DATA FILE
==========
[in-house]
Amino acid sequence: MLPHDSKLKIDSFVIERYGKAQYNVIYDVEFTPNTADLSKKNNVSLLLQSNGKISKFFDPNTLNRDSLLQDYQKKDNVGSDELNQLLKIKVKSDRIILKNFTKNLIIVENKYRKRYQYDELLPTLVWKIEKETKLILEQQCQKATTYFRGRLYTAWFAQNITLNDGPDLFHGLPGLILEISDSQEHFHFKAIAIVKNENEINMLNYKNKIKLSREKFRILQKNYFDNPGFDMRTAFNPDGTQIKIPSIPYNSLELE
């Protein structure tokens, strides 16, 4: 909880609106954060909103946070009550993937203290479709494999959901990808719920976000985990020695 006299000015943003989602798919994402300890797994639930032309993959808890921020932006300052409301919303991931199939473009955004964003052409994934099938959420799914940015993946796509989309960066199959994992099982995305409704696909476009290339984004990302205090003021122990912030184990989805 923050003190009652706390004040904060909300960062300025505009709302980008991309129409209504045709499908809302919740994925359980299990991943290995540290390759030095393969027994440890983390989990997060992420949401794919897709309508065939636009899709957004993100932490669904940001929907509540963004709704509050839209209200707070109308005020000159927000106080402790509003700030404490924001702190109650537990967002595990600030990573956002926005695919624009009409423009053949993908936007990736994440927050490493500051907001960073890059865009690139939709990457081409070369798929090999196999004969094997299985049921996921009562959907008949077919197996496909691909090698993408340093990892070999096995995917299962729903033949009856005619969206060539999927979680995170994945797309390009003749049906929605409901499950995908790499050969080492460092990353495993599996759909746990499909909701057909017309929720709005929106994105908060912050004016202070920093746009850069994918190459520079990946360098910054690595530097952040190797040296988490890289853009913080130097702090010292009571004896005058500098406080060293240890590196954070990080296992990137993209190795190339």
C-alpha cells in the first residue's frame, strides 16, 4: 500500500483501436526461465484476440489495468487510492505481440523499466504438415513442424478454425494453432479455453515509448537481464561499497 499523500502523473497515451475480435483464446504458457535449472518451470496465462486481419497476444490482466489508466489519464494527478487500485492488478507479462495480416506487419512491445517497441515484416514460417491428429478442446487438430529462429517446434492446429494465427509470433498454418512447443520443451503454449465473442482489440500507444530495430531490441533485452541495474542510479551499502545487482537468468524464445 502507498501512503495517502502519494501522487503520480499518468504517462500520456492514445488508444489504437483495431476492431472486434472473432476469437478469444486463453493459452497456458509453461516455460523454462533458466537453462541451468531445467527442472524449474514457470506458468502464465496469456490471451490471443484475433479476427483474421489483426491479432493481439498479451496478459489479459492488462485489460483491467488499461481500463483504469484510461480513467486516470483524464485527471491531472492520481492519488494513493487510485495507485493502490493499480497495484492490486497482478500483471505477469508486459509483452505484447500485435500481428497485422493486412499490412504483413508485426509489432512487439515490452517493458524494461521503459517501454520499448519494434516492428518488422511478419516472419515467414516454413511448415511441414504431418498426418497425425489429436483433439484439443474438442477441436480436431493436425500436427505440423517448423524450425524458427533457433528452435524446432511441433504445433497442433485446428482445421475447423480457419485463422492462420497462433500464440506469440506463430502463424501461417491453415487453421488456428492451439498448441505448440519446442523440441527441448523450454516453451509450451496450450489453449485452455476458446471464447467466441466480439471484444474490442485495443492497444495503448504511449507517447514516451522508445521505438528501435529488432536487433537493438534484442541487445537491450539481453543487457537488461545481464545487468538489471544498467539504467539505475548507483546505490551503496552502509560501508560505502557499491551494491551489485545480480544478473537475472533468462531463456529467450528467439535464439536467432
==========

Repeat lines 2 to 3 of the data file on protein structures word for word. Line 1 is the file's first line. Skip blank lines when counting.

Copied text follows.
Amino acid sequence: MLPHDSKLKIDSFVIERYGKAQYNVIYDVEFTPNTADLSKKNNVSLLLQSNGKISKFFDPNTLNRDSLLQDYQKKDNVGSDELNQLLKIKVKSDRIILKNFTKNLIIVENKYRKRYQYDELLPTLVWKIEKETKLILEQQCQKATTYFRGRLYTAWFAQNITLNDGPDLFHGLPGLILEISDSQEHFHFKAIAIVKNENEINMLNYKNKIKLSREKFRILQKNYFDNPGFDMRTAFNPDGTQIKIPSIPYNSLELE
């Protein structure tokens, strides 16, 4: 909880609106954060909103946070009550993937203290479709494999959901990808719920976000985990020695 006299000015943003989602798919994402300890797994639930032309993959808890921020932006300052409301919303991931199939473009955004964003052409994934099938959420799914940015993946796509989309960066199959994992099982995305409704696909476009290339984004990302205090003021122990912030184990989805 923050003190009652706390004040904060909300960062300025505009709302980008991309129409209504045709499908809302919740994925359980299990991943290995540290390759030095393969027994440890983390989990997060992420949401794919897709309508065939636009899709957004993100932490669904940001929907509540963004709704509050839209209200707070109308005020000159927000106080402790509003700030404490924001702190109650537990967002595990600030990573956002926005695919624009009409423009053949993908936007990736994440927050490493500051907001960073890059865009690139939709990457081409070369798929090999196999004969094997299985049921996921009562959907008949077919197996496909691909090698993408340093990892070999096995995917299962729903033949009856005619969206060539999927979680995170994945797309390009003749049906929605409901499950995908790499050969080492460092990353495993599996759909746990499909909701057909017309929720709005929106994105908060912050004016202070920093746009850069994918190459520079990946360098910054690595530097952040190797040296988490890289853009913080130097702090010292009571004896005058500098406080060293240890590196954070990080296992990137993209190795190339």